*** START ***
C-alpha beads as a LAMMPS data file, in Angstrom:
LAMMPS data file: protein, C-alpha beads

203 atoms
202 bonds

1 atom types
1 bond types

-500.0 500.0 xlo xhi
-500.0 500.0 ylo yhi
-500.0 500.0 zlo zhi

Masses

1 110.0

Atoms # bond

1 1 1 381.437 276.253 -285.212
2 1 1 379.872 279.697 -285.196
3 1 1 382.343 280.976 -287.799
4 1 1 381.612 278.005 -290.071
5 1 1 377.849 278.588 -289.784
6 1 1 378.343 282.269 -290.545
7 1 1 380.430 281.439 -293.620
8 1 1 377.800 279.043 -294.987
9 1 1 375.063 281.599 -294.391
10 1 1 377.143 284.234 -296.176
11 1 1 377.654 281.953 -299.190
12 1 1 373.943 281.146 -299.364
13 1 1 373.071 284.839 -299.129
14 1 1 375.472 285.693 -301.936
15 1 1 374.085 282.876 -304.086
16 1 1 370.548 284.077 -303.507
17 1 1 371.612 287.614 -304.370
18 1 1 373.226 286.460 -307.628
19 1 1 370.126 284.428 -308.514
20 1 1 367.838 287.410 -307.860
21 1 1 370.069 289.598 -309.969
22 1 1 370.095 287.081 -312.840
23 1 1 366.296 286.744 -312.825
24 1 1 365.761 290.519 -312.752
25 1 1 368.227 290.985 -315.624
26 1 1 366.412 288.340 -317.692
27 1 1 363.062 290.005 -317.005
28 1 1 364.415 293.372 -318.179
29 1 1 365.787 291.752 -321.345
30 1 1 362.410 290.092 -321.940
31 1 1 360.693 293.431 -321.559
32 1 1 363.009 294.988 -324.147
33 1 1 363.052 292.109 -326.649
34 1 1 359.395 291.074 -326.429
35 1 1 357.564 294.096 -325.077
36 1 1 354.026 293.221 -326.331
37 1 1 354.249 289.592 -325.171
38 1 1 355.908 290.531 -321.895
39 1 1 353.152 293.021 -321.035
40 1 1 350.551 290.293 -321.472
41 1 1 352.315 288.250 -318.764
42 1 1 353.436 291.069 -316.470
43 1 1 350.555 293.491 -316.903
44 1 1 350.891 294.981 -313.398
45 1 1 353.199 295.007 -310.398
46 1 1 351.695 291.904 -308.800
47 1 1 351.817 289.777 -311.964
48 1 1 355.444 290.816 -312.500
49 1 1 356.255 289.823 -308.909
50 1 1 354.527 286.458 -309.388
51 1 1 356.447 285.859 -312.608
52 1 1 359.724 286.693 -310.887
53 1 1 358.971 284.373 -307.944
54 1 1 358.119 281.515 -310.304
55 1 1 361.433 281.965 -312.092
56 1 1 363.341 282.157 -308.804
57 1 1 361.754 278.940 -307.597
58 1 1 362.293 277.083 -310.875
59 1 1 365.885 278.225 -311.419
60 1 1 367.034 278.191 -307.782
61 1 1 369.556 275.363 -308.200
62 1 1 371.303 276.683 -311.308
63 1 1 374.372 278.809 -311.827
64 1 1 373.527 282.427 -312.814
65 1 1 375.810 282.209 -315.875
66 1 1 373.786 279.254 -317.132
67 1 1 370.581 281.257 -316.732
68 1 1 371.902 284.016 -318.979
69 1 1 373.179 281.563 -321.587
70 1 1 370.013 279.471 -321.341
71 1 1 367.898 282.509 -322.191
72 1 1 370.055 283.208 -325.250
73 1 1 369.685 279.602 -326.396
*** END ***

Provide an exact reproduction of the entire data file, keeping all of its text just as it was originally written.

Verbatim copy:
C-alpha beads as a LAMMPS data file, in Angstrom:
LAMMPS data file: protein, C-alpha beads

203 atoms
202 bonds

1 atom types
1 bond types

-500.0 500.0 xlo xhi
-500.0 500.0 ylo yhi
-500.0 500.0 zlo zhi

Masses

1 110.0

Atoms # bond

1 1 1 381.437 276.253 -285.212
2 1 1 379.872 279.697 -285.196
3 1 1 382.343 280.976 -287.799
4 1 1 381.612 278.005 -290.071
5 1 1 377.849 278.588 -289.784
6 1 1 378.343 282.269 -290.545
7 1 1 380.430 281.439 -293.620
8 1 1 377.800 279.043 -294.987
9 1 1 375.063 281.599 -294.391
10 1 1 377.143 284.234 -296.176
11 1 1 377.654 281.953 -299.190
12 1 1 373.943 281.146 -299.364
13 1 1 373.071 284.839 -299.129
14 1 1 375.472 285.693 -301.936
15 1 1 374.085 282.876 -304.086
16 1 1 370.548 284.077 -303.507
17 1 1 371.612 287.614 -304.370
18 1 1 373.226 286.460 -307.628
19 1 1 370.126 284.428 -308.514
20 1 1 367.838 287.410 -307.860
21 1 1 370.069 289.598 -309.969
22 1 1 370.095 287.081 -312.840
23 1 1 366.296 286.744 -312.825
24 1 1 365.761 290.519 -312.752
25 1 1 368.227 290.985 -315.624
26 1 1 366.412 288.340 -317.692
27 1 1 363.062 290.005 -317.005
28 1 1 364.415 293.372 -318.179
29 1 1 365.787 291.752 -321.345
30 1 1 362.410 290.092 -321.940
31 1 1 360.693 293.431 -321.559
32 1 1 363.009 294.988 -324.147
33 1 1 363.052 292.109 -326.649
34 1 1 359.395 291.074 -326.429
35 1 1 357.564 294.096 -325.077
36 1 1 354.026 293.221 -326.331
37 1 1 354.249 289.592 -325.171
38 1 1 355.908 290.531 -321.895
39 1 1 353.152 293.021 -321.035
40 1 1 350.551 290.293 -321.472
41 1 1 352.315 288.250 -318.764
42 1 1 353.436 291.069 -316.470
43 1 1 350.555 293.491 -316.903
44 1 1 350.891 294.981 -313.398
45 1 1 353.199 295.007 -310.398
46 1 1 351.695 291.904 -308.800
47 1 1 351.817 289.777 -311.964
48 1 1 355.444 290.816 -312.500
49 1 1 356.255 289.823 -308.909
50 1 1 354.527 286.458 -309.388
51 1 1 356.447 285.859 -312.608
52 1 1 359.724 286.693 -310.887
53 1 1 358.971 284.373 -307.944
54 1 1 358.119 281.515 -310.304
55 1 1 361.433 281.965 -312.092
56 1 1 363.341 282.157 -308.804
57 1 1 361.754 278.940 -307.597
58 1 1 362.293 277.083 -310.875
59 1 1 365.885 278.225 -311.419
60 1 1 367.034 278.191 -307.782
61 1 1 369.556 275.363 -308.200
62 1 1 371.303 276.683 -311.308
63 1 1 374.372 278.809 -311.827
64 1 1 373.527 282.427 -312.814
65 1 1 375.810 282.209 -315.875
66 1 1 373.786 279.254 -317.132
67 1 1 370.581 281.257 -316.732
68 1 1 371.902 284.016 -318.979
69 1 1 373.179 281.563 -321.587
70 1 1 370.013 279.471 -321.341
71 1 1 367.898 282.509 -322.191
72 1 1 370.055 283.208 -325.250
73 1 1 369.685 279.602 -326.396